Project: Race Quad Build

For the past two years, the quadcopter I built has served me well. It’s had a lot of flight time, including had a few crashes and repairs, and still it flies very well. However, a couple of months ago I decided now was the time to venture outside of line-of-sight flying and into the world of FPV (First Person View).

Although it’s only been two years since I built my last quadcopter, a lot has changed in the multirotor hobby in that time. The main trend is that FPV, flying a drone through its point of view via a video link, has become much more popular. This has lead to the development of drone racing, where small, precisely tuned quads fly around challenging aerial tracks.

The ‘race quads’ used in drone racing and freestyle flying tend to be small (around 250mm in diameter) with frames made from crash-proof materials such as carbon fibre. There are many variations of frames in this style, with more being designed all the time. Some examples include the Lumenier QAV250 and ImpulseRC Alien.

The frame that really appealed to me as soon as it was released was yet another Flite Test product, the Versacopter Race Quad. At 280mm, this frame is around half the size of my previous build, and it opts for carbon fibre and tough G10 plastic rather than wood. Thanks to the great build video provided, it didn’t take long to assemble and the built-in power distribution made soldering the electronics very neat and tidy. Below is a listing of the parts I used.

The Assembled Versacopter

When the first version of the Versacopter started selling some people were reporting durability problems with some parts of the frame, and Flite Test set about making arrangements to put together a stronger Versacopter V2 and a an upgrade kit for the Versacopter V1. They ended up coming up with a design that used some very nice machined aluminium parts, so I bought the upgrade kit to add some extra resilience to the quad. The new aluminium motor mounts can be seen in the second photo further down the page.

Since I would be flying this quad line-of-sight to begin with, I adorned it with red and green propellers to help me maintain orientation. One of the advances in the hobby over the last couple of years that can’t be ignored is the increase in quality of affordable control boards. For this build I went for a Naze32 loaded with the open source Cleanflight software.


Cleanflight is a much improved rewrite of MultiWii, one of the early multirotor control packages, which supports 32-bit hardware and uses modern software development practises. It comes with a fantastic cross-platform GUI for configuring every aspect of your drone. I used this for the initial set up, including setting up SBUS communication with my FrSky X4R-SB receiver and tuning my PID values.

Once I’d taken my new quad for a few line-of-sight flights, including a few crashes (with no damage fortunately), I decided it was time to add an FPV setup. The most expensive part of any FPV system is typically the viewing device, many race quad pilots use video goggles such as those by Fat Shark. Instead of splashing out on FPV goggles, I decided to start off with an FPV monitor I could attach to the front of my transmitter. This has the added benefit that when I do upgrade to goggles, I can use the monitor to allow friends or interested passers by to see what I’m seeing and enjoy the FPV experience.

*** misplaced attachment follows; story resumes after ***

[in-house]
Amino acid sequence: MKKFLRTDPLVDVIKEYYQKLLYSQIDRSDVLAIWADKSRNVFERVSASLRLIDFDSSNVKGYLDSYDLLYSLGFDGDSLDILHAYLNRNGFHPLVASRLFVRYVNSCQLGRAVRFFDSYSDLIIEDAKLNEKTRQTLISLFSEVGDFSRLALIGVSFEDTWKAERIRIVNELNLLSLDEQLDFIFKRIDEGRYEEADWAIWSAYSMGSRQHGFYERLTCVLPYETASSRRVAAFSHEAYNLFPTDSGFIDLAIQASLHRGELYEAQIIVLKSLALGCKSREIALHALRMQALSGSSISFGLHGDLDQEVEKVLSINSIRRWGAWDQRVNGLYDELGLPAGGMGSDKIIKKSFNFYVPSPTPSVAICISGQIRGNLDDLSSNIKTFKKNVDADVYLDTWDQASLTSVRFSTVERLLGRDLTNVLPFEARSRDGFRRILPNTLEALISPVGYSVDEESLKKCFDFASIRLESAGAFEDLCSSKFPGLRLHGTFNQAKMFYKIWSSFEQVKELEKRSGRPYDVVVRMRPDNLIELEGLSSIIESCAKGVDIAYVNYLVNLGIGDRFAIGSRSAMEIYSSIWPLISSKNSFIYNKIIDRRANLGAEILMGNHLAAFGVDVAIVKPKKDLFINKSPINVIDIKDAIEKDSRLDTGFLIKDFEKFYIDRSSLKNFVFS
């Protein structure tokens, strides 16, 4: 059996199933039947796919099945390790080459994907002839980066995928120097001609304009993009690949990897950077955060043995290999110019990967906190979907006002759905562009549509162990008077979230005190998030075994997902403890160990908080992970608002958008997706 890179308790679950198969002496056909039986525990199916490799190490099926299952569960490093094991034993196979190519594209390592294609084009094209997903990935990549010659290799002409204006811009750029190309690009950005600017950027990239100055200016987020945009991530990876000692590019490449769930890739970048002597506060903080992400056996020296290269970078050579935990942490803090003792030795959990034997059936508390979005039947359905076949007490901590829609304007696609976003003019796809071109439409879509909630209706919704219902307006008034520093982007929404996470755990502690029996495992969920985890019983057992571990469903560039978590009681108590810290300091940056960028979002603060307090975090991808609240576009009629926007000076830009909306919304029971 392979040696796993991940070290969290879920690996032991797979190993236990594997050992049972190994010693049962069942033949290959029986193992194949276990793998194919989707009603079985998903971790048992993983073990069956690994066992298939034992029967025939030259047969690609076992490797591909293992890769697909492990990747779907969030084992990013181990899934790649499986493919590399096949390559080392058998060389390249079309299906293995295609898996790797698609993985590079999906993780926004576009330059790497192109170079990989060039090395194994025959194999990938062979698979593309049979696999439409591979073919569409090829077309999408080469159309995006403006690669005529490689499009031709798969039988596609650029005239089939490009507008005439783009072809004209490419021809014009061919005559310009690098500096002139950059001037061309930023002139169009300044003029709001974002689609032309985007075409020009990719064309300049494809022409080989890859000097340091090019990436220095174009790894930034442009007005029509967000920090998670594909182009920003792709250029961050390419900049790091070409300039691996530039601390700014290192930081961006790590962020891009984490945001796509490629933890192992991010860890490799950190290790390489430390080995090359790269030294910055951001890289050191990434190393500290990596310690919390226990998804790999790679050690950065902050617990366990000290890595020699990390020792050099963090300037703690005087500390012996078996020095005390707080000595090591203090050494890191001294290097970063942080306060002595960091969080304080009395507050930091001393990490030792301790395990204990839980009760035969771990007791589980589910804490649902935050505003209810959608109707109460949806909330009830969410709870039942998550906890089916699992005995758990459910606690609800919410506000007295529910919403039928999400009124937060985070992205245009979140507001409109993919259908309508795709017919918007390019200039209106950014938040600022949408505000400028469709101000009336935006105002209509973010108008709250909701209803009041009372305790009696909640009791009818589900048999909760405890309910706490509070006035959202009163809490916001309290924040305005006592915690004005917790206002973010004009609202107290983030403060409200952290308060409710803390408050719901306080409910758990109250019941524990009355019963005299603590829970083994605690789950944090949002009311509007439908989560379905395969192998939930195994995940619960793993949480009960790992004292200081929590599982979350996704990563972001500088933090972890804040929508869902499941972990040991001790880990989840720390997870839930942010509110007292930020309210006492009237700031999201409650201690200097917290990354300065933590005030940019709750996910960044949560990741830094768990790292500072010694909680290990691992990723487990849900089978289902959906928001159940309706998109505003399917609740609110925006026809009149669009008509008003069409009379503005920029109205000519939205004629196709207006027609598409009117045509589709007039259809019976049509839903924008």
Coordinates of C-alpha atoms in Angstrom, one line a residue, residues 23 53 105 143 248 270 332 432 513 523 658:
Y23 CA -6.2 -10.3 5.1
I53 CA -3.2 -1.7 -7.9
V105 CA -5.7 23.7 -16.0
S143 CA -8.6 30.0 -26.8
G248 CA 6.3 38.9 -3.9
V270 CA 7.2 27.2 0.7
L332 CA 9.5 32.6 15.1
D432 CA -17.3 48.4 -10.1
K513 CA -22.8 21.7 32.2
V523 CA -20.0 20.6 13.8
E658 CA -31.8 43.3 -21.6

The Transmitter and Monitor

The monitor I ended up getting was the Eachine LCD5802S, which features a sunshade and built-in battery and 5.8GHz receiver. I attached this to my FrSky Taranis using a FlyCamOne mount. The Taranis with the attached monitor is quite heavy, so I tend to prefer sitting down while flying with it.

As for the transmitting side of the system, I fitted a very compact CC1568 600TVL wide-angle camera to the front of my quad. This is then hooked up to an Aomway TX25 5.8GHz video transmitter with an ImmersionRC SpiroNET antenna. I also have my Mobius Action Cam mounted on the front of the quad for recording HD video. It is possible to send the video feed from the Mobius to my video transmitter, removing the need for an additional camera, however since this introduces considerable latency to the video feed I decided not to do it.

In terms of batteries I’m using 3S LiPos, I have a couple of Turnigy 2200mAh ones from my larger quadcopter which it flies quite well with, and I’ve also bought some 1400mAh Multistars which weigh considerably less and so despite the smaller capacity I get a comparable flight time. My flight time ranges from 5 minutes if I’m really punching the throttle to 9 minutes with slower flying.

Quad with FPV

It’s worth noting that before attempting to fly this quad FPV I put quite a few hours into practicing on the simulators FPV Freerider and Liftoff. Both are really great and very affordable, I highly recommend them. Liftoff has a good variety of tracks and models video noise which is a nice detail, and FPV Freerider is very good if you have an older machine that doesn’t run games too well.

Between now and when I finished the FPV setup on Friday I’ve managed to fit in three FPV sessions, and I loved every minute of them. I’m gradually building confidence and I can’t wait to fly in more locations and try some tricks. Below I’ve embedded a video of some footage from my most recent FPV session.